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Climate Records Reveal North–South Divide


It’s little wonder that the two regions have different climate histories: the Southern Hemisphere is a vast oceanic region that is influenced by ocean circulation features such as El Niño, while the Northern Hemisphere is dominated by most of the Earth’s continental masses.

By Joëlle Gergis

The first comprehensive reconstruction of the Southern Hemisphere’s temperature over the past millennium reveals that Northern Hemisphere warm and cool periods were not global. But what about late 20th century warming?

Long before humans were keeping official weather records, the natural world was tattooing the passing of time, year after year, for centuries. Cycles of good and poor seasons influence the size of a tree’s annual growth ring, while river runoff and changes in sea temperatures affect the thickness of coral skeletons growing in tropical waters.

In cooler locations, the chemical signatures of wet and dry years are layered into cave drip deposits as rain seeps through the porous limestone from the ground above. Ice cores taken from polar regions contain bands of accumulated snow that respond to changes in moisture availability as atmospheric winds shift in response to the seasonal expansion and contraction of sea-ice and high altitude glaciers.

In 1998, Prof Michael Mann of Pennsylvania State University published a seminal temperature reconstruction that used these kinds of natural climate records to estimate temperature variations in the Northern Hemisphere since 1400 AD. Extensions of that study appeared in the Intergovernmental Panel on Climate Change’s (IPCC) third assessment report in 2001 along with four other reconstructions supporting the same conclusion. The graph was termed the “hockey stick” to describe the pattern this showed – a relatively flat period of temperature variations until the start of the 20th century corresponding to the hockey stick’s shaft, followed by a sharp increase in temperatures corresponding to the hockey stick’s blade.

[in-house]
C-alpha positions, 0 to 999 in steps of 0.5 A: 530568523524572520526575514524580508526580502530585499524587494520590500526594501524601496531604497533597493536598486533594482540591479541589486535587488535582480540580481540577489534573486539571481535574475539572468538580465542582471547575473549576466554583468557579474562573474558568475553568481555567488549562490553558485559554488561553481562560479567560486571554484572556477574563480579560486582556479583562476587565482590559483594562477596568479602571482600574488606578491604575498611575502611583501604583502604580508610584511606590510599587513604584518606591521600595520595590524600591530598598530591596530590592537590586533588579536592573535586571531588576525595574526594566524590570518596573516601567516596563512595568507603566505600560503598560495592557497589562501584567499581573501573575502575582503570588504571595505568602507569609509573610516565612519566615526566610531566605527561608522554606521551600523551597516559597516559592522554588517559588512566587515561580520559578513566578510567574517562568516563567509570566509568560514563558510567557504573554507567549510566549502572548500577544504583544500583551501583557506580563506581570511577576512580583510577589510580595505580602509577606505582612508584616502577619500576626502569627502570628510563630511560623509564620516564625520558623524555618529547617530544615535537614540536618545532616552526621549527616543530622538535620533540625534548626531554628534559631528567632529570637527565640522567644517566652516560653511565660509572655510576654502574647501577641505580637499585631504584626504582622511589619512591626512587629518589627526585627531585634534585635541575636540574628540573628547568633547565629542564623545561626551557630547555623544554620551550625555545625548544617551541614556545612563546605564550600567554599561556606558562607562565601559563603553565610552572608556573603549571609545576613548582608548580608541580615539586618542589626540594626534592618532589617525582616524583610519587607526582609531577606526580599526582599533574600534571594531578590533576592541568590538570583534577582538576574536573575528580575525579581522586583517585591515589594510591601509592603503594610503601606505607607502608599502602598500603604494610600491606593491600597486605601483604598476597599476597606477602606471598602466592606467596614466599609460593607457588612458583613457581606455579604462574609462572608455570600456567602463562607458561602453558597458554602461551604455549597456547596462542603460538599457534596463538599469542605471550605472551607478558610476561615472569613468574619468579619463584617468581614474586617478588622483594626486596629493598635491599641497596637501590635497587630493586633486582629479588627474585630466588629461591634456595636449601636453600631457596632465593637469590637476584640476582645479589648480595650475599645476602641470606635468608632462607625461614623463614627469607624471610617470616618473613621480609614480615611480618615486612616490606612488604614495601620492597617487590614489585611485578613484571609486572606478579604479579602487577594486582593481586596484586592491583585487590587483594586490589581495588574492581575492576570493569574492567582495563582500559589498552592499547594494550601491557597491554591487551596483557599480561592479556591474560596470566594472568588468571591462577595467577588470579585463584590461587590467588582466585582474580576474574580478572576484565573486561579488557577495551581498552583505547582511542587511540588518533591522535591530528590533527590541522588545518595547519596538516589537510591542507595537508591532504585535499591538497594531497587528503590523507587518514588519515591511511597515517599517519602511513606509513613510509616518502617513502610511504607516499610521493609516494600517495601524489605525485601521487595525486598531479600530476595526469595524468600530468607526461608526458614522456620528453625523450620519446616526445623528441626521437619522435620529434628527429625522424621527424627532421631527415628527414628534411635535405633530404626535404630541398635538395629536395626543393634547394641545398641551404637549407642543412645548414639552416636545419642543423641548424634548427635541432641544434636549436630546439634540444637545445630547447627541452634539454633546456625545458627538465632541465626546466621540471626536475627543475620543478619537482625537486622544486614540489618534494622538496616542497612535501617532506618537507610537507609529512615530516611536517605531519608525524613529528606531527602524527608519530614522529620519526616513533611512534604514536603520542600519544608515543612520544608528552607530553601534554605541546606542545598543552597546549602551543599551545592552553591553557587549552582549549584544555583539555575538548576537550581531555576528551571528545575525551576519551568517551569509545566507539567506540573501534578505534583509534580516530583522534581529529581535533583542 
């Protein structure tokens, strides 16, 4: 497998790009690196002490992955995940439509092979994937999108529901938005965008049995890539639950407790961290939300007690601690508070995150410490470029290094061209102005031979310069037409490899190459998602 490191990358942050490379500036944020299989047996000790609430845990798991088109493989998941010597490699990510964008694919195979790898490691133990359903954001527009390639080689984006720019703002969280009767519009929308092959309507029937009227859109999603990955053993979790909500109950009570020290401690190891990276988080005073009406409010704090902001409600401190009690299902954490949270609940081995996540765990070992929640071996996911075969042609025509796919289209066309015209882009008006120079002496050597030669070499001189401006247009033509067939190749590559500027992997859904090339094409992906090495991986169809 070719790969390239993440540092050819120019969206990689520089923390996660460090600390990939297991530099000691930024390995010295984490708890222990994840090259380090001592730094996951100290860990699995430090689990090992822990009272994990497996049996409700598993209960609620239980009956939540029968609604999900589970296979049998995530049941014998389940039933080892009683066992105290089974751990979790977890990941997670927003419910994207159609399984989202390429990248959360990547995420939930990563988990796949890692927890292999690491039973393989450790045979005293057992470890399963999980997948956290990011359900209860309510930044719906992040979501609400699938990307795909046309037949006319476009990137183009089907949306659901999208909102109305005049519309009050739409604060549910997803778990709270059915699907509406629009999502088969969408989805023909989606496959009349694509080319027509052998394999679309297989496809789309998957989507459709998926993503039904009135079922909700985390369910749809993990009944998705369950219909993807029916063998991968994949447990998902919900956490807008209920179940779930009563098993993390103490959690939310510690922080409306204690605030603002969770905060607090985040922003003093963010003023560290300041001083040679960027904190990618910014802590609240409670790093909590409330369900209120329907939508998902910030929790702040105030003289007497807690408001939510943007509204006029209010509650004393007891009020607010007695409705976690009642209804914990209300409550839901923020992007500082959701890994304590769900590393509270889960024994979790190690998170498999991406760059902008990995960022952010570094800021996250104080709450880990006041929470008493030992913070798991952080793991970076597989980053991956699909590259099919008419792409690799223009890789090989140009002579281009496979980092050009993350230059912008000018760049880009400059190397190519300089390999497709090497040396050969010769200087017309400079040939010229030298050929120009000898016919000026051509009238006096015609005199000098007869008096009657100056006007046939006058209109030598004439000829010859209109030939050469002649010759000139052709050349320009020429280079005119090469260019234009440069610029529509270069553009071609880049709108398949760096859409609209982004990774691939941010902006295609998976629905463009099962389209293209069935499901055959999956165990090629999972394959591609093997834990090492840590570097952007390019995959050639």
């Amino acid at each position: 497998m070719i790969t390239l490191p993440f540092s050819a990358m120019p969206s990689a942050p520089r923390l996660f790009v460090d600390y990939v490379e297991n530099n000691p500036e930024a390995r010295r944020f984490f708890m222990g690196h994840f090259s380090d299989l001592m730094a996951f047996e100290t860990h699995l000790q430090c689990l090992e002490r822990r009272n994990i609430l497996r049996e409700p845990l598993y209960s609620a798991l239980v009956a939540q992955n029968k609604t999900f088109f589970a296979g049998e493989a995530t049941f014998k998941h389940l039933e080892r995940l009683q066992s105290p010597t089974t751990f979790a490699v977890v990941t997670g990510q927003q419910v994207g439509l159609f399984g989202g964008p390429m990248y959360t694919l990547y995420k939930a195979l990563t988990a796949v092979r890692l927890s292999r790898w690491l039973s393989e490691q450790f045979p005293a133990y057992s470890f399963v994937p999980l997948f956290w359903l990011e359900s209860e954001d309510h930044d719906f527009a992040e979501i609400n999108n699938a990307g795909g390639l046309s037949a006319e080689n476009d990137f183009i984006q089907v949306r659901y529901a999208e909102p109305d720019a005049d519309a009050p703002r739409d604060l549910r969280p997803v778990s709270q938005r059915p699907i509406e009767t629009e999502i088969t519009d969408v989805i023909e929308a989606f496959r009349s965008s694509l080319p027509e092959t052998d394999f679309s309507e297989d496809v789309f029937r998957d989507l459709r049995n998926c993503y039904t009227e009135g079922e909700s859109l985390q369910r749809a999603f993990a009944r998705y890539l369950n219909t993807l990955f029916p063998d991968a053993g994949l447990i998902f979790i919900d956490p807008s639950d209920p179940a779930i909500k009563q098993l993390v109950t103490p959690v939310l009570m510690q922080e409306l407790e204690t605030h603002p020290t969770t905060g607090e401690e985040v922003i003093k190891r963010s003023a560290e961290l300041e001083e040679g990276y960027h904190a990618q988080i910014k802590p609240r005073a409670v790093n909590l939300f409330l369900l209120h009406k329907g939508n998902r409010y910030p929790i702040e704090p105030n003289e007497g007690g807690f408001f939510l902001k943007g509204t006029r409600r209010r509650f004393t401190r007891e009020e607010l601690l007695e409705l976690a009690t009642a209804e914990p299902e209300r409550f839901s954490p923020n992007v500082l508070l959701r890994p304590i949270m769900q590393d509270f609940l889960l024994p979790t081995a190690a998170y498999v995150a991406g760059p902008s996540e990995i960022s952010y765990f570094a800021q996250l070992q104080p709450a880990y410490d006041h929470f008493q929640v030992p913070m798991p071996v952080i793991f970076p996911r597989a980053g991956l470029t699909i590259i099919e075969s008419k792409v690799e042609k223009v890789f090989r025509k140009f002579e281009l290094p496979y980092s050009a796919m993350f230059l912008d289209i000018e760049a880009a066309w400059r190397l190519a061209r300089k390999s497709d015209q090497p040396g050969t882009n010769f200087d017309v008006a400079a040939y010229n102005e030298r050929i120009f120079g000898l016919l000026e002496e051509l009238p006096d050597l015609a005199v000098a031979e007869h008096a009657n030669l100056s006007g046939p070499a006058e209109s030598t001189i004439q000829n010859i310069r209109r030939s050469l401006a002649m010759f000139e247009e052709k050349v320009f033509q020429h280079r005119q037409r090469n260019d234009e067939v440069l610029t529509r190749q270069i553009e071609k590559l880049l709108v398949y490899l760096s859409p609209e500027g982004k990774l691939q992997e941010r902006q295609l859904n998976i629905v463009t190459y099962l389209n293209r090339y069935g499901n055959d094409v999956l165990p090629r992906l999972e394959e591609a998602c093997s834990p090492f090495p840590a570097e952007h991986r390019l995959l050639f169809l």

The graph became a target for climate change skeptics trying to undermine the strengthening scientific consensus that late 20th century warmth was exceptional. By the time the IPCC’s fifth assessment report was released in 2013 more than two dozen reconstructions, using various statistical methods and combinations of proxy records, had supported the broad consensus of unprecedented late 20th century warming shown in Mann’s original 1998 paper.

But until this year we didn’t have a comprehensive equivalent temperature reconstruction for the Southern Hemisphere. Previous studies had focused on the Northern Hemisphere and only used a sparse network of records from the vast oceanic south to draw tentative conclusions about our region.

Data from our remote part of the world is essential for climate models to realistically reproduce a global picture of the Earth’s climate history, sharpening predictions of our greenhouse future. So in 2009 I teamed up with Dr Raphael Neukom of the University of Bern to collate all of the annually resolved palaeoclimate records available in the Southern Hemisphere to see if we could get a better understanding of the Earth’s temperature history over the past millennium.

We got to work compiling climate data from hundreds of different locations across the Southern Hemisphere. We assembled a range of climate records collected from the natural world to reconstruct pre-industrial climate variability before instrumental weather records became available. Three years later we had the biggest collection of Southern Hemisphere climate records ever compiled. We gathered Antarctic ice cores, ancient tree rings from South America, Tasmania and New Zealand, coral records from the Indian and Pacific regions, and even early colonial documents from the Andes in South America to Sydney.

After publishing an inventory cataloguing the new Southern Hemisphere dataset in 2012, we then used these natural climate records from hundreds of different locations to reconstruct Southern Hemisphere temperatures over the past 1000 years. The aim was to get a clearer climate picture of the globe’s temperature history than ever possible before.